Kevin P. Rauseo is a director at Hamblett & Kerrigan P.A. He concentrates his practice in the areas of family and divorce law, Collaborative law, child custody and visitation, child support and alimony, personal injury, insurance defense, slip and fall accidents, automobile and truck accidents, motorcycle accidents, premises liability, dog bites and civil litigation. He is a member of the International Academy of Collaborative Professional and serves on the Professional Development Committee and has previously served on the Public Education Advisory Panel of the Academy. He also is a member of the Collaborative Law Alliance of New Hampshire. AV Preeminent Rated by Martindale-Hubbell. Recipient of the 2014 Nationally Ranked Top 10 Attorney Award from the National Academy of Family Law Attorneys (NAFLA). You can reach Attorney Rauseo at

Thursday, February 4, 2016


On January 26, 2016, the Supreme Court issued decisions concerning the sales of unsafe vehicles in New Hampshire. New Hampshire is one of the few states that allows dealers to sell unsafe vehicles (meaning, vehicles that will not pass a state safety inspection) to the public. To do so, however, the New Hampshire Division of Motor Vehicles requires the dealer to present the purchaser with a number of documents that clearly state the vehicle is not safe and will not pass a New Hampshire inspection. The purchaser must specifically acknowledge receipt of those documents.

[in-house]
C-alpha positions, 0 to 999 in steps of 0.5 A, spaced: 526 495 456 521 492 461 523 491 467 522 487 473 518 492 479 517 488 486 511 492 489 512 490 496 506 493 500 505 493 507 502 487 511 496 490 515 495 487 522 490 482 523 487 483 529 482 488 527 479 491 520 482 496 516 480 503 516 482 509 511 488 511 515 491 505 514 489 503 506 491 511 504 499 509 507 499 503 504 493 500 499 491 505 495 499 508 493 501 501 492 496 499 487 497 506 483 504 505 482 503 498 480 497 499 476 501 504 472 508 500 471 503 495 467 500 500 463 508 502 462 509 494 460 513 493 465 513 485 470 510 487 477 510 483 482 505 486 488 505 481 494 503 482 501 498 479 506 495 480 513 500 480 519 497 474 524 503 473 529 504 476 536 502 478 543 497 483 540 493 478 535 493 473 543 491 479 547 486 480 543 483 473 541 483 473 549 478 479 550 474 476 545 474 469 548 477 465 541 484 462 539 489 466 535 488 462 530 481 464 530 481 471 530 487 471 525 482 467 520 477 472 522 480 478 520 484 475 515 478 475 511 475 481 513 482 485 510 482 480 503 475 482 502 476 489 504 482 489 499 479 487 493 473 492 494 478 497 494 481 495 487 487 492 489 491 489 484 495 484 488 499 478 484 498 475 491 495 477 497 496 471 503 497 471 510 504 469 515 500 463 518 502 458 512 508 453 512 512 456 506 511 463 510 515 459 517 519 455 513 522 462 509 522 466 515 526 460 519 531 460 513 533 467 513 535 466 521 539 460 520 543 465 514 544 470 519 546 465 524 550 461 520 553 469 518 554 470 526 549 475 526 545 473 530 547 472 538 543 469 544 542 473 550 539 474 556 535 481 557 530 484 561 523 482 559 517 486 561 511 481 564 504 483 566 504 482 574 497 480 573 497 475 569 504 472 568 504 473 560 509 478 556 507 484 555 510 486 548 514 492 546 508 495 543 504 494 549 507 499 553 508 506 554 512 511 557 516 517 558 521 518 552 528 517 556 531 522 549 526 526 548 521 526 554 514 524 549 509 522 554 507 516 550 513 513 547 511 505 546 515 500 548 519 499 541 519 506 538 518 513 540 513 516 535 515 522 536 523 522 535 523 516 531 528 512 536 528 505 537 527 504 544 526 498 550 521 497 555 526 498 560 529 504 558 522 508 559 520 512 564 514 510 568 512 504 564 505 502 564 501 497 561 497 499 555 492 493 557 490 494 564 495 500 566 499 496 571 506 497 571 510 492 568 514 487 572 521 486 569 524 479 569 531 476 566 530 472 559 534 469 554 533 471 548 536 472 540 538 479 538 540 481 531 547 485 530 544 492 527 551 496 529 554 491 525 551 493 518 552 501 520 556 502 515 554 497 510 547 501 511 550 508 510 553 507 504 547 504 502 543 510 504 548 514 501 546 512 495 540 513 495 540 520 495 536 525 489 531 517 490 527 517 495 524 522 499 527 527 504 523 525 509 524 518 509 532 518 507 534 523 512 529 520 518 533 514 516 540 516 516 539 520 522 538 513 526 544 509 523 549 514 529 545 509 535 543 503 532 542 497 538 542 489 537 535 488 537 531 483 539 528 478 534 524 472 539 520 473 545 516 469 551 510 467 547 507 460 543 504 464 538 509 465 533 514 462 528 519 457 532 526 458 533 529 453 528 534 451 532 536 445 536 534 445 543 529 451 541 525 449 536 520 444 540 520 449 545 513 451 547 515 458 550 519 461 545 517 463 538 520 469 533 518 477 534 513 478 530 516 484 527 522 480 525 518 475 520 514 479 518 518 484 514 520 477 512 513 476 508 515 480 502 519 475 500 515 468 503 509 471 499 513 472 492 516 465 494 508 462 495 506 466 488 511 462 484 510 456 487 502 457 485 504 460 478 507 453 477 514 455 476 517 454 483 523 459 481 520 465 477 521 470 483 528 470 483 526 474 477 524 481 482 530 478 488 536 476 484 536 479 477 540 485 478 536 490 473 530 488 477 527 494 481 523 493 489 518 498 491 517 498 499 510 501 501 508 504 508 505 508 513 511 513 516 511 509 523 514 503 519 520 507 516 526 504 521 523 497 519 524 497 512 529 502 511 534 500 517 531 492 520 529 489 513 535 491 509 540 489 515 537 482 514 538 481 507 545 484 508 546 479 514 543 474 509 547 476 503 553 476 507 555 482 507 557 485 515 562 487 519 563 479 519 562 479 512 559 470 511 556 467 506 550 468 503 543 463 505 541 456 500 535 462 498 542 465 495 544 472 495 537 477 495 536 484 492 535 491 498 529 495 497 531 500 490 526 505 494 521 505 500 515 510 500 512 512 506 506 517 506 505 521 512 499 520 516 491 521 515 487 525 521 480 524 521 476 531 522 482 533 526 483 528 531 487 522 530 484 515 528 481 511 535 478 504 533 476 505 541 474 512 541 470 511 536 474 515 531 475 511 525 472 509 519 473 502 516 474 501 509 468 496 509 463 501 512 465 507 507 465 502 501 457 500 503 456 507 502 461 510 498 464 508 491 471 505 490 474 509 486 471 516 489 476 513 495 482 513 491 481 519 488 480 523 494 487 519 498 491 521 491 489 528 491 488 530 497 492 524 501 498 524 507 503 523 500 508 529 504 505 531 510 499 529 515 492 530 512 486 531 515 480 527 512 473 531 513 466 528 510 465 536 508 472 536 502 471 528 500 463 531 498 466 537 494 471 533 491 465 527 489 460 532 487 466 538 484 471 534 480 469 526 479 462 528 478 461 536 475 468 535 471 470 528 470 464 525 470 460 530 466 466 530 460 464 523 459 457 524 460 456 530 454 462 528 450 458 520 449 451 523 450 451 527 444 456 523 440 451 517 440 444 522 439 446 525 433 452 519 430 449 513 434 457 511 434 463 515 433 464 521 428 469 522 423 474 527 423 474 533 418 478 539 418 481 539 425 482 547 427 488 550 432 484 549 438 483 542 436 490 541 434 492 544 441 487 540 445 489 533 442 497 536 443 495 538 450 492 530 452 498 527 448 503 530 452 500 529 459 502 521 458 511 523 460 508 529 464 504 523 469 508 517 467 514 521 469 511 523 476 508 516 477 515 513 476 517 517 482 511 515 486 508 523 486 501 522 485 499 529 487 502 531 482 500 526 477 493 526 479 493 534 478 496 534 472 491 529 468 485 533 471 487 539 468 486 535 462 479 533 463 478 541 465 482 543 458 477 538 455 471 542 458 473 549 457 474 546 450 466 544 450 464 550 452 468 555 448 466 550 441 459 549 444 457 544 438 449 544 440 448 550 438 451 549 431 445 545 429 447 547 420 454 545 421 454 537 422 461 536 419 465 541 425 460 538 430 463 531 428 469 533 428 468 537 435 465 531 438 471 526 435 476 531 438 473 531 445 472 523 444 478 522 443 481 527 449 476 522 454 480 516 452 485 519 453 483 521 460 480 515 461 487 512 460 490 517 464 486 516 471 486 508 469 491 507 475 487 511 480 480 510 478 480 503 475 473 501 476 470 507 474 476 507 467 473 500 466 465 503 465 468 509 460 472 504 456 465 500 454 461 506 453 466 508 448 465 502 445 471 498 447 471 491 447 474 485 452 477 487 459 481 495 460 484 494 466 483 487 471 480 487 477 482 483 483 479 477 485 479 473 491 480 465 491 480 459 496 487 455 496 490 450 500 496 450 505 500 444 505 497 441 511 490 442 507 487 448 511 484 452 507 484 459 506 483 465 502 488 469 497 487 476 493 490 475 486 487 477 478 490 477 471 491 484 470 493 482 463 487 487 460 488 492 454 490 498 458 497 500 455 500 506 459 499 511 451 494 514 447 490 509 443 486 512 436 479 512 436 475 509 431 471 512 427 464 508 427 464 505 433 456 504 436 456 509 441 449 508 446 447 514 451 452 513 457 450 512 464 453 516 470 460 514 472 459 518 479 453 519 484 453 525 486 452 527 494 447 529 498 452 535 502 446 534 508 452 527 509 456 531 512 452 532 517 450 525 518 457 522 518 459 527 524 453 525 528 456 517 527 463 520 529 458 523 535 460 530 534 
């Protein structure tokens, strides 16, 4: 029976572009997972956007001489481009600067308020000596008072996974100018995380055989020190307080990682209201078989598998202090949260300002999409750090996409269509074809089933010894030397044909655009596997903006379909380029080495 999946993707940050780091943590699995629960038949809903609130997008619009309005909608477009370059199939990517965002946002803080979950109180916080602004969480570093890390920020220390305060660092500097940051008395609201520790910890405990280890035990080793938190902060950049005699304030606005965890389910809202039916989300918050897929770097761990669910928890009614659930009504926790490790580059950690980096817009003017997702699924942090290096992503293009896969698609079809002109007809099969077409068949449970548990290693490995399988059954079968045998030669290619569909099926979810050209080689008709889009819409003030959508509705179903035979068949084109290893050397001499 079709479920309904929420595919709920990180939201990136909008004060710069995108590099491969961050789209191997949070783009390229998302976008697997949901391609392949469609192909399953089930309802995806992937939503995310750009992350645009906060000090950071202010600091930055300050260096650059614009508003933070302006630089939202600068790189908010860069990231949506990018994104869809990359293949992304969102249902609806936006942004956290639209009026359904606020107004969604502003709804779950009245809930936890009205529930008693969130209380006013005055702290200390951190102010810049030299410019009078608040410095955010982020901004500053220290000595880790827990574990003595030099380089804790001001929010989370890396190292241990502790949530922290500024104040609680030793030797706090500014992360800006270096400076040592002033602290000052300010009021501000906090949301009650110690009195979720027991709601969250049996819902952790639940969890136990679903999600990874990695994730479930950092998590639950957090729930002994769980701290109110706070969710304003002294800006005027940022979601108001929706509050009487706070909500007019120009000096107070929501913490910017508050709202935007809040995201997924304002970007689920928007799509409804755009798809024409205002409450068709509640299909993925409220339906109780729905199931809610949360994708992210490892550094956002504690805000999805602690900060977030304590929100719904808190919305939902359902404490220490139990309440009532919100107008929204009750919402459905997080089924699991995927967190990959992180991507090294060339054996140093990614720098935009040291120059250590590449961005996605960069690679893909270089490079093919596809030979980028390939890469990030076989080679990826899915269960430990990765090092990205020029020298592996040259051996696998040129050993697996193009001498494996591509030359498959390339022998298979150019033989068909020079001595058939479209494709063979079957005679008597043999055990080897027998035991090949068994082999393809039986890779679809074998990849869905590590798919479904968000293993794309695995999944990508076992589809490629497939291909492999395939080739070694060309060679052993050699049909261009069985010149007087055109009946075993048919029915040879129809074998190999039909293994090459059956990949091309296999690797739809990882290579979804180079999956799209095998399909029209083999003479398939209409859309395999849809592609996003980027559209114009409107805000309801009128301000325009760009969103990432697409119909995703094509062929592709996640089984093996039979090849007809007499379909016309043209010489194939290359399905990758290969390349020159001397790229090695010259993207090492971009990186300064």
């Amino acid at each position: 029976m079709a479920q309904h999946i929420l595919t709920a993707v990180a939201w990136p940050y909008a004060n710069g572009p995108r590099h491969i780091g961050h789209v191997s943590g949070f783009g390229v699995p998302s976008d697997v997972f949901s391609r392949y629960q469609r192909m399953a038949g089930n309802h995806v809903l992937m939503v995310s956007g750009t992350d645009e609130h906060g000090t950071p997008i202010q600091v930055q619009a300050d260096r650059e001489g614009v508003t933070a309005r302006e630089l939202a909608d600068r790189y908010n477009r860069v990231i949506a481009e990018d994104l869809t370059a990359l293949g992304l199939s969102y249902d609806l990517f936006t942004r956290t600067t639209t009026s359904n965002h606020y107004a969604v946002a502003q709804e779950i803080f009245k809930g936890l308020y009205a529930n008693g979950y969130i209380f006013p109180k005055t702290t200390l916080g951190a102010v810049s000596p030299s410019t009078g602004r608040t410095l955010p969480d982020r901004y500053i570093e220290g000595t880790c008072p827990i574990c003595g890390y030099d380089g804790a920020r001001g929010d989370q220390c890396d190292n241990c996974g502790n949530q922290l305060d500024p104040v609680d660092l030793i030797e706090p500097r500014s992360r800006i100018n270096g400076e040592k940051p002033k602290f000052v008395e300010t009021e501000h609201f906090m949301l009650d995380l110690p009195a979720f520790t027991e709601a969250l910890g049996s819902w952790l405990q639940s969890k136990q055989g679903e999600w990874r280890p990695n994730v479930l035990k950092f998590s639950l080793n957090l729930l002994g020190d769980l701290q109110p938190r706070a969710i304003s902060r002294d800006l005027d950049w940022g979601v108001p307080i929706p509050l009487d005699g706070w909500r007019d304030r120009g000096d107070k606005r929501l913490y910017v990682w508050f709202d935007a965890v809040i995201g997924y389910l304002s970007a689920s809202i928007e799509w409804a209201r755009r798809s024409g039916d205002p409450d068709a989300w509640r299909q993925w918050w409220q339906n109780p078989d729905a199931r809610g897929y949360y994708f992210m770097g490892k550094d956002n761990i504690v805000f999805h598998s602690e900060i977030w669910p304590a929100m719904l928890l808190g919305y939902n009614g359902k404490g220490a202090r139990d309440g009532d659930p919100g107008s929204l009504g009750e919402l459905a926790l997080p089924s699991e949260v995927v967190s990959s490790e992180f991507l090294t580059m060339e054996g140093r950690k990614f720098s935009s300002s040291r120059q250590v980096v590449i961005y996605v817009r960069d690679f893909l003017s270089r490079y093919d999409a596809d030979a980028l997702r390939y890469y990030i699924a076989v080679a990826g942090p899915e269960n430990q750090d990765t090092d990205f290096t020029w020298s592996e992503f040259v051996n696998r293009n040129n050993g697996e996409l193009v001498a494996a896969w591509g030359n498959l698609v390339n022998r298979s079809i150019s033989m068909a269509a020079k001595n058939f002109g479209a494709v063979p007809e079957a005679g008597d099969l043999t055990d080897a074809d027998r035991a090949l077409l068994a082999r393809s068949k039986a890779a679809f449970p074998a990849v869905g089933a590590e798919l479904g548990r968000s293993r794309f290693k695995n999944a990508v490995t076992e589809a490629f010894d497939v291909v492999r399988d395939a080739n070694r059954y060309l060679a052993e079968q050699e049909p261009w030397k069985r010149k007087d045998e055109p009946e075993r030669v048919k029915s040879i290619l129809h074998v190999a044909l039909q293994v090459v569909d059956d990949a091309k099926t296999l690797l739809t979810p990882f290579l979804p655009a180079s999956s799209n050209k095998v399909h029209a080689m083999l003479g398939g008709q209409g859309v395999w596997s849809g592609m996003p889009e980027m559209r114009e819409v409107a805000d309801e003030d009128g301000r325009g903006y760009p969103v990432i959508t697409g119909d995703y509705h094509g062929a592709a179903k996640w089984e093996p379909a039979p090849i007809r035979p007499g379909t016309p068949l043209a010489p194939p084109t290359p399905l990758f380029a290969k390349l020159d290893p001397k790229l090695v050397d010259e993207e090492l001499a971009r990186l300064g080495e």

In the cases of Roy v. Quality Pro Auto, LLC and Smith v. Milko Pesa two purchasers argued they were entitled a refund after the vehicles they purchased were unable to pass a motor vehicle safety inspection. Despite using different arguments, however, both purchasers failed to convince the New Hampshire Supreme Court. The Supreme Court held that the prominent disclaimers on the purchase documents, and the buyer’s signatures on these documents, meant the buyers were both aware of the defects in the vehicles and understood that the dealers were making no warranties concerning the quality of the vehicle. The Supreme Court further held the Uniform Commercial Code, which specifies that goods must be “merchantable” (that is would meet ordinary levels of quality) does not apply in situations where the parties agreed that the vehicles were not merchantable (that is, undriveable).

Both cases emphasize the importance that any purchaser of a used car should carefully read any document provided by the seller, especially documents which attempt to waive warranties or advises the purchaser that the vehicle will not pass a safety inspection. If the purchaser has received and signed these documents and thereafter elects to go forward with the purchase they will probably be unable to rescind the purchase should be rescinded when the vehicle is found to be unsafe.

If you have questions regarding your purchase of a vehicle, contact an attorney at Hamblett & Kerrigan.

Andrew J. Piela is a Director at Hamblett & Kerrigan, P.A. Mr. Piela concentrates his practice in civil litigation, family law, probate and land use litigation. You can reach Attorney Piela by e-mail at

Tuesday, February 2, 2016